Thanks to all our readers, followers and connections for our best year ever! All the best for a cool holiday season! We trust you will find this our last blog of 2017 to contain some valuable takeaways!

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The holidays are usually filled with getting together with family and friends, last-minute gift shopping, Boxing Day madness and plenty of holiday cheer.

But the holiday season is also a great time to update your CV and online profile and get a headstart on the New Year!

I often find that candidate resumes do not reflect their current situation and need to be reworked. Many resumes have clearly not been looked at or meaningfully updated in several years or more. LinkedIn profiles are often outdated and don’t dovetail with the candidate’s resume or firm bio.

Take some time over the holidays to have a good look at your CV, LinkedIn, Facebook, Law Society profile, and your law firm bio etc!


Although you may have heard this advice before, it is still worth repeating. The clarity and effectiveness of your CV are essential indicators of your professional persona and personality. A CV is a window into the soul and experience of the candidate and a poor or uninspiring resume will most often result in a premature stoppage in a candidate’s forward progress in the hiring process.

If you’ve had the same CV for several years it is likely that you would want to make some changes to it anyway. The more we learn and progress in life the more changes we experience. You will likely want to tighten up the wording or rephrase the bullets because you have found a better way to present and express the information you’d like to share with a potential employer. You may also have a clearer idea of where you want to go in the future. If you now have a specific job or legal specialty in mind, it will be much easier to tailor your CV and online persona to fit your defined goals more clearly and eloquently.


Your CV should be easy to navigate and a pleasure to read. Think about the fonts you are using, the layout, and the density of the text. You don’t want to overwhelm the reader with too much information. Use bullet points, spaces and paragraph breaks to help you break up the text.  For a lawyer job in Toronto, Vancouver or elsewhere in Canada you will want to stick to the classic fonts, black and white layout, and a fairly conservative outline. Use short blocks of text and keep your resume to two pages max.

You will also want to stay away from any unnecessary information. If you are an experienced lawyer, your old summer jobs or law school extracurricular activities will probably be largely irrelevant. If you are a junior lawyer with a few years post-Call experience, make sure your current job experience gets maximum play. An over lengthy section on your articling experience may overshadow your current lawyer job experience.


Your CV should be free of grammatical and spelling mistakes, but it should not be overly formal.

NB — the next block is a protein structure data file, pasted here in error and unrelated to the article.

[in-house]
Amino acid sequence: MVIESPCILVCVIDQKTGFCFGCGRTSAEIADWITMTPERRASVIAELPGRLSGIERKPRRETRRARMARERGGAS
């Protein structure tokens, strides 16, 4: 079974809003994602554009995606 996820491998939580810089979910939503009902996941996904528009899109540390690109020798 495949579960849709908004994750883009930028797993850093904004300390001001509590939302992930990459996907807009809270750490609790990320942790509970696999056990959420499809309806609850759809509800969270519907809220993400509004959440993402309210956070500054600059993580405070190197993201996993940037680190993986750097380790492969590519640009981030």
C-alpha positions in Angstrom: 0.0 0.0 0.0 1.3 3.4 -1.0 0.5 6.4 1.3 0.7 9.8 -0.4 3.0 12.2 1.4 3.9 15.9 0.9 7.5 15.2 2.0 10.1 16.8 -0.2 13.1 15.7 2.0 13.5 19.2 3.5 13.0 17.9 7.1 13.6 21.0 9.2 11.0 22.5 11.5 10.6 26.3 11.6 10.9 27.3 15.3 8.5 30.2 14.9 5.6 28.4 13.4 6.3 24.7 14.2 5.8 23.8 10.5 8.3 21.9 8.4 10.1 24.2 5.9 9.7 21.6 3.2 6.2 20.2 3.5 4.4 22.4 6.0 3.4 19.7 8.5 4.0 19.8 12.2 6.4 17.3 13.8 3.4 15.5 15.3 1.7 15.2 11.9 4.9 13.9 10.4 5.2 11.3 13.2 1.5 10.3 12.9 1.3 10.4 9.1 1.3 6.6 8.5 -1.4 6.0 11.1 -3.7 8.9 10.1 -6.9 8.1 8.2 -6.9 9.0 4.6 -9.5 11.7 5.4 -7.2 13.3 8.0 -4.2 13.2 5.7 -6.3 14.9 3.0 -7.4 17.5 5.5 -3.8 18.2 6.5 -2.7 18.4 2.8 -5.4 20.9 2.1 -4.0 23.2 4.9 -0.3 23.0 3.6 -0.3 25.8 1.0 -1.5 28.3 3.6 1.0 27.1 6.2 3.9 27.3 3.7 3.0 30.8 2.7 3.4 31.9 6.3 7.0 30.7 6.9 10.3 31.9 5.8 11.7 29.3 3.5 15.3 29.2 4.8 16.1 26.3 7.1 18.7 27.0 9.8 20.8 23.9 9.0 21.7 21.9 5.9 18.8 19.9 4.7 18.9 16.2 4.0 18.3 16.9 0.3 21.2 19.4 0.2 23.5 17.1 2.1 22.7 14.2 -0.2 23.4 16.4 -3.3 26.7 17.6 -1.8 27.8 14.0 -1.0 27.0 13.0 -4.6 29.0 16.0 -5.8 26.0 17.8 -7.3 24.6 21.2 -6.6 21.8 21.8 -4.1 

Punctuation at the end of each bullet is not necessary. The use of the articles ‘a’ and ‘the’ throughout your resume are not necessary either unless the sentence would sound awkward without the article in that particular instance.

A good Interests & Activities section in your CV will show that you are a well-rounded candidate who would complement the employer’s existing team. It will also serve as a conversation starter and the best way for the interviewer to get a feel for you quickly before and during the first interview.


It is important to highlight professional and life experience qualifications that showcase you are well suited for the job. If for example one of your interests is French, that is something you should mention, especially when applying for a legal job in Toronto or Ottawa. Other career skills, such as public speaking or conference presenting are always worth mentioning because they can give you a leg up over other candidates.

Have a trusted friend, especially someone in the legal profession, take a look at your CV and give you their comments or suggestions. Ask them if there are parts of your resume that are not immediately clear or that they had to read twice in order to understand what you were trying to say or the point you were trying to get across. Subtleties and implied meanings have no place in your resume. Save them for your next novel!

A resume must be clear on a quick read and flow naturally and coherently. The reader should not have to read any part twice or jump back and forth in order to figure out your timeline or how your various jobs, academia or other activities fit together.


Your online profile is extremely important. You should definitely have at least some online presence, a LinkedIn profile especially. Make sure that your online profile dovetails with your resume and is up-to-date.


Prepare for future opportunities by fixing up and fine-tuning your CV and online presence over the holidays. Once you get back to work in January things will be too hectic to do so and there will be no time for quiet reflection and creativity.

Preparation is key to professional and personal success!